The traffic data considered in this section run only to the end of the 2012 calendar year. While it is too early to draw firm conclusions, it is interesting to note at this stage that observed traffic data for 2013 are showing increases in traffic relative to 2012. If sustained, this could signify a break with the now long-established pattern of slowly declining levels of road traffic in London.
That is, they seem to think motor traffic will start rising again in 2013. Certainly motor traffic in outer London (the green line) did rise by 0.3% in 2012, and this area accounts for 70% of all of London’s motor traffic. Time will tell.
Another graph that tells a story is this one -
What is noteworthy is the remarkable consistency of vehicle speeds in the different areas of London over the last seven years. It just hasn’t budged, despite ‘smoothing traffic flow’ and all the attempts to fiddle with signal timings. There’s been no change – average traffic speeds in central London still hover around 9mph, and around 12mph for inner London. The biggest changes are actually seasonal, with speeds increasing in the summer as demand dips.
The picture for cycling isn’t particularly pretty. Slow but steady growth in outer London (the black line) has tailed off, while cycling levels in inner and greater London (green and red) actually declined last year.
There were 582,000 cycle stages on an average day in 2012, which represents just a 1.8% increase on 2011.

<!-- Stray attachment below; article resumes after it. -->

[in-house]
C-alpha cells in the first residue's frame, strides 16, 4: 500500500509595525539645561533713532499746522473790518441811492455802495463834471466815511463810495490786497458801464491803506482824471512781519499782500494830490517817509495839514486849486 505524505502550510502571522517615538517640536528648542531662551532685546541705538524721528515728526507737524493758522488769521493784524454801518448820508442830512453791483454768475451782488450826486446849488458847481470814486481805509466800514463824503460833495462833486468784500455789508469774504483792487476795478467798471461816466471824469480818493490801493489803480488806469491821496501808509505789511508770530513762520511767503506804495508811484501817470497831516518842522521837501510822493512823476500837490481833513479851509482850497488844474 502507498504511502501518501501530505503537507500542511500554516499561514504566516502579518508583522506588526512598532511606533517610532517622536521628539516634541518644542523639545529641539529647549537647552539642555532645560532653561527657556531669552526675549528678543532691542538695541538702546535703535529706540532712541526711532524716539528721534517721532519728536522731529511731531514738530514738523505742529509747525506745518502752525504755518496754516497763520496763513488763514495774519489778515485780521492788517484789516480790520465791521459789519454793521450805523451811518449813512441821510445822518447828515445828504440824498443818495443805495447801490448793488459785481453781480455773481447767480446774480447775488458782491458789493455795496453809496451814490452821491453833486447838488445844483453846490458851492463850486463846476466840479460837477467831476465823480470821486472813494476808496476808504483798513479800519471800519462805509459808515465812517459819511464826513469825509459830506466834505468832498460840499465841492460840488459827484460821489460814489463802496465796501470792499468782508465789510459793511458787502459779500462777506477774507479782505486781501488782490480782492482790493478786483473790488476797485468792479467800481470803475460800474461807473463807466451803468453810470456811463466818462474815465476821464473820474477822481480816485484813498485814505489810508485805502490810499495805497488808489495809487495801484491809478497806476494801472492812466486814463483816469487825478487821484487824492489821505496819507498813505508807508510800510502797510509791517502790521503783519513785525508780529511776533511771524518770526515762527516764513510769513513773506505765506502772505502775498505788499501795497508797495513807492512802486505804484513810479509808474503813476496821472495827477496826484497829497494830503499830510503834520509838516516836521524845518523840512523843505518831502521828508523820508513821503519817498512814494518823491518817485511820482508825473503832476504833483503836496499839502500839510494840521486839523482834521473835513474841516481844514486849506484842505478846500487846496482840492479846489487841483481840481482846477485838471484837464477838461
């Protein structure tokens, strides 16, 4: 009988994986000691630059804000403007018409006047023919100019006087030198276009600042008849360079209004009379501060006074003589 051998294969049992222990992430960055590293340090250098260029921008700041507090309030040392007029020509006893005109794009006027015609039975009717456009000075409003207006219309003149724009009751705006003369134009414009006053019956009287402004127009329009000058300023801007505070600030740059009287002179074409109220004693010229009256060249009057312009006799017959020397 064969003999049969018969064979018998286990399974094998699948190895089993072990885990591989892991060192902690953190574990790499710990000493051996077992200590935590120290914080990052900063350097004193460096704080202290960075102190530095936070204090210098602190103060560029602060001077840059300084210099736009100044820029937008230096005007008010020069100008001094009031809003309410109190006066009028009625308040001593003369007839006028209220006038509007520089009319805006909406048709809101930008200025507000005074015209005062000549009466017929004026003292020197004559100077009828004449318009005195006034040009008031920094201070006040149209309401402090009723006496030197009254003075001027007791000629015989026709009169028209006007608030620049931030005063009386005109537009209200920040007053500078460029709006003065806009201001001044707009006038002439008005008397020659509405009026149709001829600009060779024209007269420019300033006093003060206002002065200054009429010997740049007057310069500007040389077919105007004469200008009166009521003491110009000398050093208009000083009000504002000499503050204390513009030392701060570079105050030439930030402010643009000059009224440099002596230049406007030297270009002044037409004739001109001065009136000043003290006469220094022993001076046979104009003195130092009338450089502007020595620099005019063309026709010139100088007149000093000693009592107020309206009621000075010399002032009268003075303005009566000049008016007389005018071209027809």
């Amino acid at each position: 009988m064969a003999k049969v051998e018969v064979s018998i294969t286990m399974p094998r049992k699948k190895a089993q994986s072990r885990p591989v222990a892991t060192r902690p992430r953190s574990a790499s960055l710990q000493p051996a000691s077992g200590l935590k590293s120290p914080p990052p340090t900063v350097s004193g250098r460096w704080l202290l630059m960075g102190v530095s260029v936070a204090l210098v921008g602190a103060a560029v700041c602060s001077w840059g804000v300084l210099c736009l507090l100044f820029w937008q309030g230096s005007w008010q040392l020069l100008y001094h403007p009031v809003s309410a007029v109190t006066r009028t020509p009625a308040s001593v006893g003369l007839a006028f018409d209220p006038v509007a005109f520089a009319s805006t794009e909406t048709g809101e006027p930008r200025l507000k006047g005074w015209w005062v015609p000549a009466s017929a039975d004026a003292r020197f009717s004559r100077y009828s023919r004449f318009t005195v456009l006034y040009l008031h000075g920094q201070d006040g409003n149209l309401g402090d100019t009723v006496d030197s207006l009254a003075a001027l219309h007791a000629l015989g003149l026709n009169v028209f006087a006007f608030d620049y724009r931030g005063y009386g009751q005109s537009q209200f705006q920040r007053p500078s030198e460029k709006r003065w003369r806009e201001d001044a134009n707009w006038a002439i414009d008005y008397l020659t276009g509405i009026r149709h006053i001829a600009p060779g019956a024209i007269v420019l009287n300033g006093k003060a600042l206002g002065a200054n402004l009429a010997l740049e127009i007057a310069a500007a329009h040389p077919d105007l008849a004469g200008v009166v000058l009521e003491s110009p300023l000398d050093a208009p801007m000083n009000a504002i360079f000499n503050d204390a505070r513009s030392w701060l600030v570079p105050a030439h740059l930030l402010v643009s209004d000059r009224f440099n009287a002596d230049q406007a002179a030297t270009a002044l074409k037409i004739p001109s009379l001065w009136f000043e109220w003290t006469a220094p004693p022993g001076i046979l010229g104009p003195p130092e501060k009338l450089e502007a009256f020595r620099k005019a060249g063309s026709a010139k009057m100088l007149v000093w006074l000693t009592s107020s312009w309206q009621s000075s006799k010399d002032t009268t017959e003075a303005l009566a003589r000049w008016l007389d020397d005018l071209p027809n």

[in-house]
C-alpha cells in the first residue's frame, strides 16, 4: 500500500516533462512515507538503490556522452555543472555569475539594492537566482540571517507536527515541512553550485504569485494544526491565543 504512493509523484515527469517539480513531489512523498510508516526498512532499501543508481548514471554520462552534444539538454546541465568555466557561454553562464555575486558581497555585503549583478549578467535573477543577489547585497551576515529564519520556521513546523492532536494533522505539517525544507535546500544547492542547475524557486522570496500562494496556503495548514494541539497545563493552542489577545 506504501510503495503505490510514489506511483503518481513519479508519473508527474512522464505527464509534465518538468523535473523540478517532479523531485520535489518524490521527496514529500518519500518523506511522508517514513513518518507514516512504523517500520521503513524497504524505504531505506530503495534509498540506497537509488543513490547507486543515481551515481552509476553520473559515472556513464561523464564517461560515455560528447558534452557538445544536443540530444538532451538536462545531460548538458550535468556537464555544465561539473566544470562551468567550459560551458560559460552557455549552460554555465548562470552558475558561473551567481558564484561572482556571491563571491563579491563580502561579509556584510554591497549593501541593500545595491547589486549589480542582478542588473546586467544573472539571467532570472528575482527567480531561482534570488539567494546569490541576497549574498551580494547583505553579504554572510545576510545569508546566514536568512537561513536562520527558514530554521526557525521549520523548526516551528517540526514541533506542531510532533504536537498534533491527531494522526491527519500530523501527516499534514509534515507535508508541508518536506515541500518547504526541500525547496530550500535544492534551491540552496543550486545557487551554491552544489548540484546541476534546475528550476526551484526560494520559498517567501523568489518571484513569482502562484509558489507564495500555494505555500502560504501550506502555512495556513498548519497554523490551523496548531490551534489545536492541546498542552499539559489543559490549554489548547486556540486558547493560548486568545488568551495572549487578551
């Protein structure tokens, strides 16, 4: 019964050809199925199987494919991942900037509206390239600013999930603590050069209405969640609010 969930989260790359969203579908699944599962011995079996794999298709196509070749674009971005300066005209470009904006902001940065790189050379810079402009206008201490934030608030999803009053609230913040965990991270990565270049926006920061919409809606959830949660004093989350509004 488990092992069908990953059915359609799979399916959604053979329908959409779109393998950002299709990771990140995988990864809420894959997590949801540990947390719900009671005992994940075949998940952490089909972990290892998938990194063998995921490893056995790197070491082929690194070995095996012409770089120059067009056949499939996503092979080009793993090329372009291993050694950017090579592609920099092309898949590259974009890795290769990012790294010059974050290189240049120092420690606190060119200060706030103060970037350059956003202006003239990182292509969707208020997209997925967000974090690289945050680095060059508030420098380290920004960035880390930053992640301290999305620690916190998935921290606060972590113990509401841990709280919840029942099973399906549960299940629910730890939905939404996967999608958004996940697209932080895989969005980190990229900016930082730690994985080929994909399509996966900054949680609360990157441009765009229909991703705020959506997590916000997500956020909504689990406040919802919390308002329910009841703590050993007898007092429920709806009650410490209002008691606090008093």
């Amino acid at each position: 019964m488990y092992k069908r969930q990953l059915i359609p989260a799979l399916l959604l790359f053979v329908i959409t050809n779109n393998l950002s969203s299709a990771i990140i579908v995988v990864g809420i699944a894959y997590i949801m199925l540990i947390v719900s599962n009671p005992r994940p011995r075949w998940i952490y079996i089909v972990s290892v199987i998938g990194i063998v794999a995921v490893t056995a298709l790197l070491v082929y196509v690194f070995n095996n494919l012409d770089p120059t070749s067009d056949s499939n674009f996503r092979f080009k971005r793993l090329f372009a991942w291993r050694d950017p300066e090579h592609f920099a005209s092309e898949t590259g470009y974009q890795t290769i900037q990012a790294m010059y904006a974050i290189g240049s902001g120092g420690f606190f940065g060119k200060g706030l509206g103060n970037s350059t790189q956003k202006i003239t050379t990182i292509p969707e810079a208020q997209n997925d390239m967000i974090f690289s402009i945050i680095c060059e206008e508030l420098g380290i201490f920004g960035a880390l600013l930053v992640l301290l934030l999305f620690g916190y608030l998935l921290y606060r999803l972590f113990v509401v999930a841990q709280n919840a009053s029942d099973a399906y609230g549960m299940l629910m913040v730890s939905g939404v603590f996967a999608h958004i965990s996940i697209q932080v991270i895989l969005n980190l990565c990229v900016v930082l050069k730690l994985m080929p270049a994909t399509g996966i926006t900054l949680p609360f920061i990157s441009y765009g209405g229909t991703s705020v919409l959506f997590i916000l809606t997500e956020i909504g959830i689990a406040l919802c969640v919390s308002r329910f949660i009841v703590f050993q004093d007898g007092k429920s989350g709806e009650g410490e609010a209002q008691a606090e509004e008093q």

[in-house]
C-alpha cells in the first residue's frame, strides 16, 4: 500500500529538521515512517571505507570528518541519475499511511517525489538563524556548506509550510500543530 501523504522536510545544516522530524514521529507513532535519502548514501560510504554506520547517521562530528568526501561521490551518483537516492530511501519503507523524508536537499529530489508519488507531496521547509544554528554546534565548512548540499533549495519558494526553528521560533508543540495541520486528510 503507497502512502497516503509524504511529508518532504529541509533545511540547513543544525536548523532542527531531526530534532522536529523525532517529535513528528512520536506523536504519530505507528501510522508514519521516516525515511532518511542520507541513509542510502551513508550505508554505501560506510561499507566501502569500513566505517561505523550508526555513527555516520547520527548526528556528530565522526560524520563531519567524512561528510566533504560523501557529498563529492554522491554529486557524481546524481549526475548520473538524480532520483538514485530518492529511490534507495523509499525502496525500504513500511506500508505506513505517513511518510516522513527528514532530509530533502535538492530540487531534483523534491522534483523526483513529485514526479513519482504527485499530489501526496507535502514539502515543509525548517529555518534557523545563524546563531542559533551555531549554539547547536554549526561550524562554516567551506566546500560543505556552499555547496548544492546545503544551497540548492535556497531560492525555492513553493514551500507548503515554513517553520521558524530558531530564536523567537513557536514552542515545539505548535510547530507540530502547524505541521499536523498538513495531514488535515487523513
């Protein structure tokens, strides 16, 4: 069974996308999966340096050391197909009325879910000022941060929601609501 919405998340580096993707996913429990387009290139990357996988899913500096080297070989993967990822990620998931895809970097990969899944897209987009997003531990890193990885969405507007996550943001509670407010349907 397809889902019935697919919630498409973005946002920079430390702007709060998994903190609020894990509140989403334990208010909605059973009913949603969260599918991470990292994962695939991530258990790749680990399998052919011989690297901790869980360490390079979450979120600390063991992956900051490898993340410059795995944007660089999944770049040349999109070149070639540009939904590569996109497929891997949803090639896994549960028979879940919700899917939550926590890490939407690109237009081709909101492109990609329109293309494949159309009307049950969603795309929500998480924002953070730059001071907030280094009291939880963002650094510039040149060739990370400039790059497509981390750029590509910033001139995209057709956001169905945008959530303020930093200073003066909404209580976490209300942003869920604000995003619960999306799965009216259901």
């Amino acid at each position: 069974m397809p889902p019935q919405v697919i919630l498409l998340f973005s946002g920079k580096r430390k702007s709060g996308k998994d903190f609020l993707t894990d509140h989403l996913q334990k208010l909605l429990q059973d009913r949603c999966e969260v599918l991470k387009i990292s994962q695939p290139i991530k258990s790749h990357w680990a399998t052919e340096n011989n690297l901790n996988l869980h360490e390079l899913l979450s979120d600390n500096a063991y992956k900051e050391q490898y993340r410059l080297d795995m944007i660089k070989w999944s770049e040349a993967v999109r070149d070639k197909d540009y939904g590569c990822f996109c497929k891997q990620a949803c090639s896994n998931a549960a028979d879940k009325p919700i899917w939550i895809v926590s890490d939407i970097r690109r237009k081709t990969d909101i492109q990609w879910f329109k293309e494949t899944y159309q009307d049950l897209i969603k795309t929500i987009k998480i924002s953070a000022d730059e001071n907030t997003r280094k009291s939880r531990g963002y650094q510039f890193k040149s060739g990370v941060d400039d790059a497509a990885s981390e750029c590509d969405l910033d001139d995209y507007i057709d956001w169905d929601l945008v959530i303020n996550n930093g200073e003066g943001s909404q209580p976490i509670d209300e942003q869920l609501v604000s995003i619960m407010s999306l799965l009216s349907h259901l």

The table above suggests that the growth in cycling from 2000 is tailing off; the large percentage increases (from an admittedly very small base) in the noughties have been replaced by much slower growth from 2009 onwards. This is something acknowledged in the Report itself -
The majority of indicators of cycling in London suggest a slowing in 2012 of the recent high rates of growth.
followed by a list of excuses -
There are a number of reasons for the slowing in cycling growth. In addition to the weather, which can impact on cycle flows, delivery of new cycling infrastructure slowed in 2012/13 in the run up and during the Games period, following a moratorium on new project construction. Further, the implementation of the Better Junctions cycle safety review has impacted on the pace of delivery of major new cycle programmes, including both the Barclays Cycle Superhighway and Better Junctions programmes.
Weather doesn’t seem like a particularly convincing explanation, as the Report concedes that